That old tube of lipstick that's been sitting at the bottom of your purse for ages. The expensive day cream you only use once a month when you remember you have it. The all-natural shampoo you bought on a whim staring at you from a shelf in your shower.
You know what I'm talking about here.
But how do you know when it's time to let products go? The reality is all cosmetics expire at some point, even those with chemical preservatives. But when it comes to natural skin care products, the question is even more important to answer.
Because green products typically use gentle, plant-based natural preservatives and don't contain any heavy chemicals to extend shelf life, it's likely some of the stuff in your medicine cabinet/makeup bag/shower caddy is past its prime.
Make sure to read and check labels frequently. Note the difference between the terms, expiration date, shelf-life and use by. Any product classified as a drug — such as sunscreen — MUST have an expiration date. Some brands use the “Period After Opening” labels that show a number written on the image of an open jar to indicate the number of months the product is expected to last after opening.
Frequently check the label as you use the product so the date doesn’t pass without realizing it. Always follow the guidelines stated, and don’t try to squeeze a few more weeks out of your product. Once a natural product passes that date, the active ingredients are inactive, and sometimes even have gone bad.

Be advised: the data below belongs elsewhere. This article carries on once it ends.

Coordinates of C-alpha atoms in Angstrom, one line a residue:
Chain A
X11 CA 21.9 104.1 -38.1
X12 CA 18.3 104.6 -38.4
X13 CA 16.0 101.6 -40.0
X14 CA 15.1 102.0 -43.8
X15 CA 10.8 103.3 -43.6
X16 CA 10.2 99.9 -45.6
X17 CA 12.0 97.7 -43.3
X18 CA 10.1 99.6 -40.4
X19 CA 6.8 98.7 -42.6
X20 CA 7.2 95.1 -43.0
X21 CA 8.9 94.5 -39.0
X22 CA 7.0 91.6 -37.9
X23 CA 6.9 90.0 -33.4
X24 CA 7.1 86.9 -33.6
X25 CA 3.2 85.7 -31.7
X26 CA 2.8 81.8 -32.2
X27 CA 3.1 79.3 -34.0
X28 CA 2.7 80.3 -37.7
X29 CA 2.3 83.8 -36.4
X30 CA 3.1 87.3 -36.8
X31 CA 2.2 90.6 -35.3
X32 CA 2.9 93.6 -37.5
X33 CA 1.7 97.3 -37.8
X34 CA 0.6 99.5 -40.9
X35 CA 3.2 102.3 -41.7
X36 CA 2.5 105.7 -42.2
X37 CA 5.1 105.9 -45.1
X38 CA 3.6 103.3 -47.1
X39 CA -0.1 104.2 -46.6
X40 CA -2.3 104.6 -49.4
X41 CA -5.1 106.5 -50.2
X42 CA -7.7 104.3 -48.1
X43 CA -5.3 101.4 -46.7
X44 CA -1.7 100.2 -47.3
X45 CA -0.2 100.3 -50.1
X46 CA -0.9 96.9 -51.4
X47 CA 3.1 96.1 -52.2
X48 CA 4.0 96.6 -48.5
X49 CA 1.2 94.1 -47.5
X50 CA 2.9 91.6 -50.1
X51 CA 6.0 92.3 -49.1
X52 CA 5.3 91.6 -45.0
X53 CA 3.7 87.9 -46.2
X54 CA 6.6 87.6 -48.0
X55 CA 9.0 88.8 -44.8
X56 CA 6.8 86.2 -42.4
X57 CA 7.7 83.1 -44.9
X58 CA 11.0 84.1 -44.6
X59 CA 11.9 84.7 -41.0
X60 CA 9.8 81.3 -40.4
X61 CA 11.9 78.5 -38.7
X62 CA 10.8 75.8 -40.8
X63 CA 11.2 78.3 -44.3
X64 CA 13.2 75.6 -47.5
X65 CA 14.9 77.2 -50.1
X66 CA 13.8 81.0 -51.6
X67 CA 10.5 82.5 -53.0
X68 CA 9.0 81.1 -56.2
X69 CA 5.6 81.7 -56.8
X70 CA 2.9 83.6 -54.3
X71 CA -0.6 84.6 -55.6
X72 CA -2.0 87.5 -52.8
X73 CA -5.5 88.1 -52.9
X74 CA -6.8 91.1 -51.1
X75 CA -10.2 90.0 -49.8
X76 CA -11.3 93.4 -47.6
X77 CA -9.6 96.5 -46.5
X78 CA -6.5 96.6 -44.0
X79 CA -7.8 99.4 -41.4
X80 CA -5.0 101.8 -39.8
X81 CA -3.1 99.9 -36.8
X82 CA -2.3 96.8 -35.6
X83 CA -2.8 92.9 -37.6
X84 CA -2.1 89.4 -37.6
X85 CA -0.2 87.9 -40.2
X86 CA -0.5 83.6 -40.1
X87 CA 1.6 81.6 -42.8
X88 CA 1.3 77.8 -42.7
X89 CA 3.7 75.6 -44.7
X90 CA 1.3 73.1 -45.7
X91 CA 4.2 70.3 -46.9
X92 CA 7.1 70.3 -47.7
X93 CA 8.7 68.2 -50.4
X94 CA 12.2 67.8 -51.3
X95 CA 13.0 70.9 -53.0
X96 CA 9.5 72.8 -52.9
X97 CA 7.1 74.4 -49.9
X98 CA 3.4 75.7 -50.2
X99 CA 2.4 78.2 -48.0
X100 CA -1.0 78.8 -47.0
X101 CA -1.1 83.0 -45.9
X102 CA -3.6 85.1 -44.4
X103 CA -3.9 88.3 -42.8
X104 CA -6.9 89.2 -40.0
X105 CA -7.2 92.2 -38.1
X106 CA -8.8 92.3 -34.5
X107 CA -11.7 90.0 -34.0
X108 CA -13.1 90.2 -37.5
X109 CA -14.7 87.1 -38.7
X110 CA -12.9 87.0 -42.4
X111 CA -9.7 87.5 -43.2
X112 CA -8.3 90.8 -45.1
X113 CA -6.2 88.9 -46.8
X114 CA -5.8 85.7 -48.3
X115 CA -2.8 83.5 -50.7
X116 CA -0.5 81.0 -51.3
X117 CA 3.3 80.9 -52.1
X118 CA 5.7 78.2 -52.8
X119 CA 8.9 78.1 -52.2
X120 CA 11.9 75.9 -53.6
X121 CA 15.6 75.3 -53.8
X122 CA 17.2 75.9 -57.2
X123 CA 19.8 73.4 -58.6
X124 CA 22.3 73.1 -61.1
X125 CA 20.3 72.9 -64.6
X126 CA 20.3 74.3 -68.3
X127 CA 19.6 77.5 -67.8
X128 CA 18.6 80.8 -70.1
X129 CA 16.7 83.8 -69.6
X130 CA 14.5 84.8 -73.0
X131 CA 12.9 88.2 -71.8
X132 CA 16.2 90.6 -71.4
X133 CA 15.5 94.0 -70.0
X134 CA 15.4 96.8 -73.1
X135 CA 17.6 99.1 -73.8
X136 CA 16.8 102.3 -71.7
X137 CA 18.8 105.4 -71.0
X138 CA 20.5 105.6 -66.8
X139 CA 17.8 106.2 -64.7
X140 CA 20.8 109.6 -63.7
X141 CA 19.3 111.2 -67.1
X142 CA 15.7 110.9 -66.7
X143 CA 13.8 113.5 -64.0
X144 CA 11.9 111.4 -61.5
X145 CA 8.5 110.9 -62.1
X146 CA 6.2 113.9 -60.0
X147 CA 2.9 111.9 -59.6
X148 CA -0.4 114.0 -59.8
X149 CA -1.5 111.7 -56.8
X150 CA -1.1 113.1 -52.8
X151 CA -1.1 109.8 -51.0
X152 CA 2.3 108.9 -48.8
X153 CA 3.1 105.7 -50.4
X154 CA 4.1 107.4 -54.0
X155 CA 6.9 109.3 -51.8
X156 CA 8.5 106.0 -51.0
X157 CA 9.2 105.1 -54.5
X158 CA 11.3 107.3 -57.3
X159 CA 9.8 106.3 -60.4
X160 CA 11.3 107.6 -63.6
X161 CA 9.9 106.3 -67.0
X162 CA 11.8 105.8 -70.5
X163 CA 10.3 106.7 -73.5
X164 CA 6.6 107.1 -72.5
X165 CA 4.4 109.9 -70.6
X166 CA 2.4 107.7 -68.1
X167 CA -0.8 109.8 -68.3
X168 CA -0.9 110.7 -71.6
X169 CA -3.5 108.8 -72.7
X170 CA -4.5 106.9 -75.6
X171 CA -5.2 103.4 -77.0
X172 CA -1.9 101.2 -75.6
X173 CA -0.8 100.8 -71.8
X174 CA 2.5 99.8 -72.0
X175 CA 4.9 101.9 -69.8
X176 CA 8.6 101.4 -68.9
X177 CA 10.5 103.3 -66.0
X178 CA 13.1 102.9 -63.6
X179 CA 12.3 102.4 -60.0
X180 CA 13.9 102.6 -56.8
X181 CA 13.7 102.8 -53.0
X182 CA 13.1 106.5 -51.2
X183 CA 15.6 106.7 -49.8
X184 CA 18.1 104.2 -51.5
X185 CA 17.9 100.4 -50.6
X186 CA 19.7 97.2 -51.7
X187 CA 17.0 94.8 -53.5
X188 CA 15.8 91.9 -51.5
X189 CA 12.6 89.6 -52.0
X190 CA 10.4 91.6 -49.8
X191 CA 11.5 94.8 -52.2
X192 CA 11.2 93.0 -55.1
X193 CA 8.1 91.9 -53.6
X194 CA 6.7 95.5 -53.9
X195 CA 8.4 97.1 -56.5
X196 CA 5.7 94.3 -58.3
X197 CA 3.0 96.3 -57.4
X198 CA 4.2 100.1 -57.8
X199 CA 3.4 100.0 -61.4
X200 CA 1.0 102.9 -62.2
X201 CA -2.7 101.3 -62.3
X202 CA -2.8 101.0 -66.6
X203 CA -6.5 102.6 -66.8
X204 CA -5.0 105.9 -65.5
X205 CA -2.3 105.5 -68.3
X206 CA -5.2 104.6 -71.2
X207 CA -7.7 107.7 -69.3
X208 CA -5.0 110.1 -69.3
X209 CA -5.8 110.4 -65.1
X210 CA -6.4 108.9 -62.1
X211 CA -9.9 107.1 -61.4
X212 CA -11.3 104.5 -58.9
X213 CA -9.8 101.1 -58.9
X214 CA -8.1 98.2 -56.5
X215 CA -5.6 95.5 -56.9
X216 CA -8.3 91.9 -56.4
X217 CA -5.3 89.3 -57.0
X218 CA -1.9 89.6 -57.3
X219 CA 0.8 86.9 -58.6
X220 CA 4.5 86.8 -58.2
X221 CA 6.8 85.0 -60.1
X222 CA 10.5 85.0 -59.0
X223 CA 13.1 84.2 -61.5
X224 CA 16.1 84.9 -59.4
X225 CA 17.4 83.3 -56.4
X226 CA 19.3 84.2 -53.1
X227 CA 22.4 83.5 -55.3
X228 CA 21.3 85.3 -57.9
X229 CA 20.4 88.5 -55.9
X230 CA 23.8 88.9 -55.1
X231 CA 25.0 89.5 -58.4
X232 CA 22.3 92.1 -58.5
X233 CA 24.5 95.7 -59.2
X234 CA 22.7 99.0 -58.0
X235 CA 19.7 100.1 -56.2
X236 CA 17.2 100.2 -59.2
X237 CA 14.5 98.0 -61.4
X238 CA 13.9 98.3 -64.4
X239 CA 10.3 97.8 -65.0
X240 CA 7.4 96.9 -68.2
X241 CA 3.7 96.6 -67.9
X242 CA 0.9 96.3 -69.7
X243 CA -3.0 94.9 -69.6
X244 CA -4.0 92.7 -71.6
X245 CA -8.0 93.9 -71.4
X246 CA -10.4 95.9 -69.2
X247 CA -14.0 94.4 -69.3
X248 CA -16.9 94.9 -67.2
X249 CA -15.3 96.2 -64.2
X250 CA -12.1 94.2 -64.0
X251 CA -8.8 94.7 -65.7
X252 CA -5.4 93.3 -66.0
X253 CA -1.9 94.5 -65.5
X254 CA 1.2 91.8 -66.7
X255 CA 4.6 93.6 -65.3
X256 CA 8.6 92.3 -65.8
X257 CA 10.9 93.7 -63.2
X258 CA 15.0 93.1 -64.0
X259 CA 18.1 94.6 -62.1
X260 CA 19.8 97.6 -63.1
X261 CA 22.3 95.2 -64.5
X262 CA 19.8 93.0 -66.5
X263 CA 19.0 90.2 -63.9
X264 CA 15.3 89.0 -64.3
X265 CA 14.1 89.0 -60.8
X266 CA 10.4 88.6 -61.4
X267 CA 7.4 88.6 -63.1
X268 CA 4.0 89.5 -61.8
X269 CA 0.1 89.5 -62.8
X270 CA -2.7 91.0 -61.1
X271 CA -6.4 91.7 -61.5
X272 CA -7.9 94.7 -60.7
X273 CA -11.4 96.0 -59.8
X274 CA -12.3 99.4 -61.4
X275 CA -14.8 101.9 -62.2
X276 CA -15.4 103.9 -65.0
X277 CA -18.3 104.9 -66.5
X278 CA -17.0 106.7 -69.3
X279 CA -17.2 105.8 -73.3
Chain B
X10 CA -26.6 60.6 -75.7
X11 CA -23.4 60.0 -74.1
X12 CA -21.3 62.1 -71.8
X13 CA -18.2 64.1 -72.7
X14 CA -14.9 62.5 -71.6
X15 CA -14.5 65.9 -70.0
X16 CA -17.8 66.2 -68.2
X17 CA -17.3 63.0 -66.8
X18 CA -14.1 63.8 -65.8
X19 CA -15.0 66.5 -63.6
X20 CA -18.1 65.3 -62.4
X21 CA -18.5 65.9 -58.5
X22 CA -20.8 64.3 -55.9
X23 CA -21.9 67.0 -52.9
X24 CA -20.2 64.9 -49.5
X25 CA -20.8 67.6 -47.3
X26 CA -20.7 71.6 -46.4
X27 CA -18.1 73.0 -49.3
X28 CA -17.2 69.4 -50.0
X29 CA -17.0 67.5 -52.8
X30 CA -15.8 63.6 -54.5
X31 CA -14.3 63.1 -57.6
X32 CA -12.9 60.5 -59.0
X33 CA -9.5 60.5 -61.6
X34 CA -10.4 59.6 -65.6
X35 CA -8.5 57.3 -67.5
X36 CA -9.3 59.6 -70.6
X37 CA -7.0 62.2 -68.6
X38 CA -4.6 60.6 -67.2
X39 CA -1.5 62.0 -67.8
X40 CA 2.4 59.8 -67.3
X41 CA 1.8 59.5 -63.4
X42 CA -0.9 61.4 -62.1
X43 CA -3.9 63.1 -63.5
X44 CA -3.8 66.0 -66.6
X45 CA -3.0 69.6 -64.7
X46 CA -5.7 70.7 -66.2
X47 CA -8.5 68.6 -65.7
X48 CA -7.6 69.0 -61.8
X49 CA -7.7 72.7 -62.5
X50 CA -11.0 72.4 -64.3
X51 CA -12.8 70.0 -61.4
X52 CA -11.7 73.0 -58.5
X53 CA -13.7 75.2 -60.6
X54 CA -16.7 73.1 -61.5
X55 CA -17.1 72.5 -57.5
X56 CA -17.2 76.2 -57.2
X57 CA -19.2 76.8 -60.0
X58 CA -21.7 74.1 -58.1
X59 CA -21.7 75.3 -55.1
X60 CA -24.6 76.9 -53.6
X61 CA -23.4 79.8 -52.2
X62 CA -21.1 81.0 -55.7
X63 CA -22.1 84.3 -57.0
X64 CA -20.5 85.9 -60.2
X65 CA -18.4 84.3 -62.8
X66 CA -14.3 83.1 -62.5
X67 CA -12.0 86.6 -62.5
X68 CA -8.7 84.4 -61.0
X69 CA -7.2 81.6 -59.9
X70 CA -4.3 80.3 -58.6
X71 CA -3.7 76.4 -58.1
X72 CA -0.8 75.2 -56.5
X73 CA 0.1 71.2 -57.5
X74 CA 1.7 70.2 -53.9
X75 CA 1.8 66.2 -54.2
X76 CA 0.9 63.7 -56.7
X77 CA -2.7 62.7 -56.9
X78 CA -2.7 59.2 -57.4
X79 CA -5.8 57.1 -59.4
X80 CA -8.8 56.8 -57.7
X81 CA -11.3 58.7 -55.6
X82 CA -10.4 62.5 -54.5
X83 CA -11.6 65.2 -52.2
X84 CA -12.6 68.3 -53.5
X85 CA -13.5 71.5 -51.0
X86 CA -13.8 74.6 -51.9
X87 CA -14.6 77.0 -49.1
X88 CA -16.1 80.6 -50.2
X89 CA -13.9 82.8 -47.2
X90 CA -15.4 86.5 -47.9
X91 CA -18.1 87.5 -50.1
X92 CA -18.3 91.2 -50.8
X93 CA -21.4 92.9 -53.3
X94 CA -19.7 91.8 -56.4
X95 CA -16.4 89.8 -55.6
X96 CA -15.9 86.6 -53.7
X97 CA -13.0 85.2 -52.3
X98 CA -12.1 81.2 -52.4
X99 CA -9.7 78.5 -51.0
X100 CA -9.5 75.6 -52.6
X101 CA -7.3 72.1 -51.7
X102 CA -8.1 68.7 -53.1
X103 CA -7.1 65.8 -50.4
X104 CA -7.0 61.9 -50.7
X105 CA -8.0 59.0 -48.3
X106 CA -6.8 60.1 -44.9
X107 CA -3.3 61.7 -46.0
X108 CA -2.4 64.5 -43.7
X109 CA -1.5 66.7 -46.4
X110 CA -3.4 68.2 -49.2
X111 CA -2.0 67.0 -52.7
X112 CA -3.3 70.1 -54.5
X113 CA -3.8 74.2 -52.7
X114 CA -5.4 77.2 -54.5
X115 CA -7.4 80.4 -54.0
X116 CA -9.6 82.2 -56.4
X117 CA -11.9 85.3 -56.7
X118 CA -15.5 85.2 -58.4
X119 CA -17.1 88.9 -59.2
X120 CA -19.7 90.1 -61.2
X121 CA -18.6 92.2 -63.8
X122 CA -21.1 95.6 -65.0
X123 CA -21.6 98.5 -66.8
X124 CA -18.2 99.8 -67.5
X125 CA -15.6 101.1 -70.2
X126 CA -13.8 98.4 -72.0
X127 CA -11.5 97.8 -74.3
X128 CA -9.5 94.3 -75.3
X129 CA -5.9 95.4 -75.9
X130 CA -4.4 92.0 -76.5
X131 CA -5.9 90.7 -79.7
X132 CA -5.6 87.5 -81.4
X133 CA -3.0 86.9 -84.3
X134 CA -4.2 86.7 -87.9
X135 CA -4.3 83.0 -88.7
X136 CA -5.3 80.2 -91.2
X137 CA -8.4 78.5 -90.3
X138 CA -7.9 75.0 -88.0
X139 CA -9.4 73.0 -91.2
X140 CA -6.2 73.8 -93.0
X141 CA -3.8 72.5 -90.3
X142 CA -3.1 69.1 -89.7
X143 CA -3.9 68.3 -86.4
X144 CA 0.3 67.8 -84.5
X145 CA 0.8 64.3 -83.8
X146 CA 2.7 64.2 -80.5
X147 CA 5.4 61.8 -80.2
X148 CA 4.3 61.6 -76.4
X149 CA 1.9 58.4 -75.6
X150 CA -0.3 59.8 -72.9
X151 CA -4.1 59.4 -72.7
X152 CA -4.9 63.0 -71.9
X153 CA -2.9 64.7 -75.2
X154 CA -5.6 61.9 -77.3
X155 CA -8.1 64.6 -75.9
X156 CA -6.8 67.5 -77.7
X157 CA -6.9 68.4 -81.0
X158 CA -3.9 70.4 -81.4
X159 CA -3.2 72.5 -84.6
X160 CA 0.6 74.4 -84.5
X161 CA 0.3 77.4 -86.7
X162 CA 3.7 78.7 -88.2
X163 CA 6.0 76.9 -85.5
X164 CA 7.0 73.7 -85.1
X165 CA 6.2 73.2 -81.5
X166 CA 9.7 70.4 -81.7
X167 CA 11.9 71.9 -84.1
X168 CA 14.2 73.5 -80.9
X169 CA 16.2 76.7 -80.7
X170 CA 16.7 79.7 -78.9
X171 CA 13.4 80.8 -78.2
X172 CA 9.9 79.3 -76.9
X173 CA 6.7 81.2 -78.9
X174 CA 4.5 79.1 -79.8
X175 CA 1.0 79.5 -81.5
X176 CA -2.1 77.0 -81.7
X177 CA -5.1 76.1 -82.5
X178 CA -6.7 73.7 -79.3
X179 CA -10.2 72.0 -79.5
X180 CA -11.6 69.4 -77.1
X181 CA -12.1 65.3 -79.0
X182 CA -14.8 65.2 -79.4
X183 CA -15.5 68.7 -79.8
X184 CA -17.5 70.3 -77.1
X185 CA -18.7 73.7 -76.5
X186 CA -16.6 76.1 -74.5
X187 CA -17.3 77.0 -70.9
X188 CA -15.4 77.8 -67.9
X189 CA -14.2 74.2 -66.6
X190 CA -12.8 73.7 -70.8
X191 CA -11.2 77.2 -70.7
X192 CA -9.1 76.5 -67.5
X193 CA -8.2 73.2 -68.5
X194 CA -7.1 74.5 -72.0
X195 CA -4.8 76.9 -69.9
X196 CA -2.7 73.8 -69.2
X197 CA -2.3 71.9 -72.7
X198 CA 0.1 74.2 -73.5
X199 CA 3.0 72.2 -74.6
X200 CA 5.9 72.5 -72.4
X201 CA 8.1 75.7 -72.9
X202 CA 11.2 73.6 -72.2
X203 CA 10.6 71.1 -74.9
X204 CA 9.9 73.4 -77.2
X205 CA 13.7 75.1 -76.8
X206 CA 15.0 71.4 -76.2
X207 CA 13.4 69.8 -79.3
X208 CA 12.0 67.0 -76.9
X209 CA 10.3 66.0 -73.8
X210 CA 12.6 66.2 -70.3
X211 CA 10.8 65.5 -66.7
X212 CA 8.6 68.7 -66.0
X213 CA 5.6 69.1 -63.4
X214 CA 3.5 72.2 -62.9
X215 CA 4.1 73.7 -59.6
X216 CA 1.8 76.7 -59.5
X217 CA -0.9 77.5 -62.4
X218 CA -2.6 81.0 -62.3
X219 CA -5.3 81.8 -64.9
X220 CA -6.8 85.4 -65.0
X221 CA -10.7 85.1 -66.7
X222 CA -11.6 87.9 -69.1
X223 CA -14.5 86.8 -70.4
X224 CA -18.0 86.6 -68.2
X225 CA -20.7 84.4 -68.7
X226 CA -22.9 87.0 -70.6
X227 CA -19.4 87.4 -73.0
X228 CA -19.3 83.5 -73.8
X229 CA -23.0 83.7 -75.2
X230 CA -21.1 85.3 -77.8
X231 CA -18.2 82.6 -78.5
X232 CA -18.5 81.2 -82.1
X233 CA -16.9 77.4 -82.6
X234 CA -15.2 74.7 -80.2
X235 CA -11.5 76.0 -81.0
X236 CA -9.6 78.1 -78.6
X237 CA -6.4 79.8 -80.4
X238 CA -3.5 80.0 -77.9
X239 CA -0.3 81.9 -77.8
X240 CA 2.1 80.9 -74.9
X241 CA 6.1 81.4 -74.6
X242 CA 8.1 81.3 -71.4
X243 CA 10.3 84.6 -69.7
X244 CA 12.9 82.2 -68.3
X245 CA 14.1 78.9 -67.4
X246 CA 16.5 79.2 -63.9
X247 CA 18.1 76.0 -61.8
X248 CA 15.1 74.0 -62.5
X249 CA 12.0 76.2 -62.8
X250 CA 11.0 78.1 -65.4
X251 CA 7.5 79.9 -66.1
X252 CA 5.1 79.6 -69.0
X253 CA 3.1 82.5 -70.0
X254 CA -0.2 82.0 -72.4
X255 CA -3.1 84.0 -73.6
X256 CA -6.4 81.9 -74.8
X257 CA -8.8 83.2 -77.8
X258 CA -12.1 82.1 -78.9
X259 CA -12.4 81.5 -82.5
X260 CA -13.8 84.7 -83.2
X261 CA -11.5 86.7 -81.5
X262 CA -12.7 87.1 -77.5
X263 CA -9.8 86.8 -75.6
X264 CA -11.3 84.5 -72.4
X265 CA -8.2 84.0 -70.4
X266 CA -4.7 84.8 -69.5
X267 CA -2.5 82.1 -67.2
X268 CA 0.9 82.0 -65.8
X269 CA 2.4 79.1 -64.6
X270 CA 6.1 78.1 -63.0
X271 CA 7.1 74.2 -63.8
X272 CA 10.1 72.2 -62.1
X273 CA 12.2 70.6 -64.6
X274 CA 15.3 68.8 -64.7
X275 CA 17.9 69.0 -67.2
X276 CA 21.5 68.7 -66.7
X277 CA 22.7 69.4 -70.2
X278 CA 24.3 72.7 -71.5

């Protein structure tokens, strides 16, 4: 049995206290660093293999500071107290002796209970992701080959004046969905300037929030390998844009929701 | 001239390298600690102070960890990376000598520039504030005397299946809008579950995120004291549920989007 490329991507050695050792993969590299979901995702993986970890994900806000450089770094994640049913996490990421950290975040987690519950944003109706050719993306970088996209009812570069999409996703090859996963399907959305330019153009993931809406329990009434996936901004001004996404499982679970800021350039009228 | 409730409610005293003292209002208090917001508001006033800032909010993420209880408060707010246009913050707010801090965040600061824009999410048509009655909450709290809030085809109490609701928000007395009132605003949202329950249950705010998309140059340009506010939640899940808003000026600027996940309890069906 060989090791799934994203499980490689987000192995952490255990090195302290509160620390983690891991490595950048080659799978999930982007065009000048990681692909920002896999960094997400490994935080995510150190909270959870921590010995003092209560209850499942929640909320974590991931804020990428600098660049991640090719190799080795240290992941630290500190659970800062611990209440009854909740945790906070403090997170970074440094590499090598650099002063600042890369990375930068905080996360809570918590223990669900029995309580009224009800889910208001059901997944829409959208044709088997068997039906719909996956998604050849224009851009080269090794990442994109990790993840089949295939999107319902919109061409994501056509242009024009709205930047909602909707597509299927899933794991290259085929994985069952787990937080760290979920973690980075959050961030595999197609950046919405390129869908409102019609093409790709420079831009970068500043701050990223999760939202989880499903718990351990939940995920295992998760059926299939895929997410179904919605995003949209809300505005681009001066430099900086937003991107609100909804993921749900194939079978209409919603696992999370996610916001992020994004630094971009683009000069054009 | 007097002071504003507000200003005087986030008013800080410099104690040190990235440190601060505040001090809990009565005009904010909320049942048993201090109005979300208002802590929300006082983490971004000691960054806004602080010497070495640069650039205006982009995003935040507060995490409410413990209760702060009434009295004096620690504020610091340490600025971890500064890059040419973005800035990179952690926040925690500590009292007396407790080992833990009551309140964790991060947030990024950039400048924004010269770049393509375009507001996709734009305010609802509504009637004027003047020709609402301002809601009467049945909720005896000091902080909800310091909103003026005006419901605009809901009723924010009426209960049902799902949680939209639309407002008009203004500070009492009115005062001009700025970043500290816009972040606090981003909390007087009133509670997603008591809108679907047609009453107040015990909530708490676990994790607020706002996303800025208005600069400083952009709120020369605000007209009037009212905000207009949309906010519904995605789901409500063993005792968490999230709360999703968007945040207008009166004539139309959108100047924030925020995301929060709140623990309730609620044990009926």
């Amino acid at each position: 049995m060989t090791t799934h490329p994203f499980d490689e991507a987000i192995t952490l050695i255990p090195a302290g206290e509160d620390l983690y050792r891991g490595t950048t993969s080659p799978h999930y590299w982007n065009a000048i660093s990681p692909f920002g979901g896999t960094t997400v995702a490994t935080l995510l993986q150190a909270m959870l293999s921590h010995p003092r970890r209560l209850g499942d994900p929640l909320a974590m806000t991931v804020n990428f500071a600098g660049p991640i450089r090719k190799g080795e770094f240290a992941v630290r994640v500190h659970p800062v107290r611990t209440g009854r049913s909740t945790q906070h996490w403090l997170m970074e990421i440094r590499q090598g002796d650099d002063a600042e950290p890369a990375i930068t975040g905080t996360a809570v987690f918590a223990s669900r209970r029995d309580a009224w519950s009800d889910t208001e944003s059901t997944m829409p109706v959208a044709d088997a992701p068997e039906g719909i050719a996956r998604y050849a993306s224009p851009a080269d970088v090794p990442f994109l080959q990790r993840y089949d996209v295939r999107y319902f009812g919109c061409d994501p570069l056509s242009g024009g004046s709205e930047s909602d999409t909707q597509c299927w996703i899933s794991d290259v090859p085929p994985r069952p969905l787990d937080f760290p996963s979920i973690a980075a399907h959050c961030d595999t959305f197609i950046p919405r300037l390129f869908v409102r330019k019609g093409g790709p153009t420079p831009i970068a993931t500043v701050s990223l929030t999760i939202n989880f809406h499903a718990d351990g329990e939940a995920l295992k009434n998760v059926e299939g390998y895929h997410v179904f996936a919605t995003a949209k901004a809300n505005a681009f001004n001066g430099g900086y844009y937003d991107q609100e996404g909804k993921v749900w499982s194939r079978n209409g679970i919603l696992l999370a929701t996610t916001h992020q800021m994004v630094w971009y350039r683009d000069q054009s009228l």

So how do you tell if a product is past its prime?
Look for changes in texture, consistency, color and aroma. Discontinue use if you ever see mold or yeast growing. Make it a practice to take a whiff of your new products so you know what they’re supposed to smell like. If it turns funky, it’s time to toss.
Consistency should be the same as when you purchased: a product shouldn’t get watery or turn hard. Similarly, if a product you usually love seems to no longer be doing its job, it probably means the active ingredients have gone bad. For example, lipstick that's been hanging around too long will often get tacky and lose its ability to apply smoothly.
Unless otherwise noted on the bottle, natural products should generally be used within six months to one year of opening, and mascara within three months. When in doubt, contact the manufacturer who can generally identify date of production from the batch code.
Here are a few tips to help your products last as long as possible: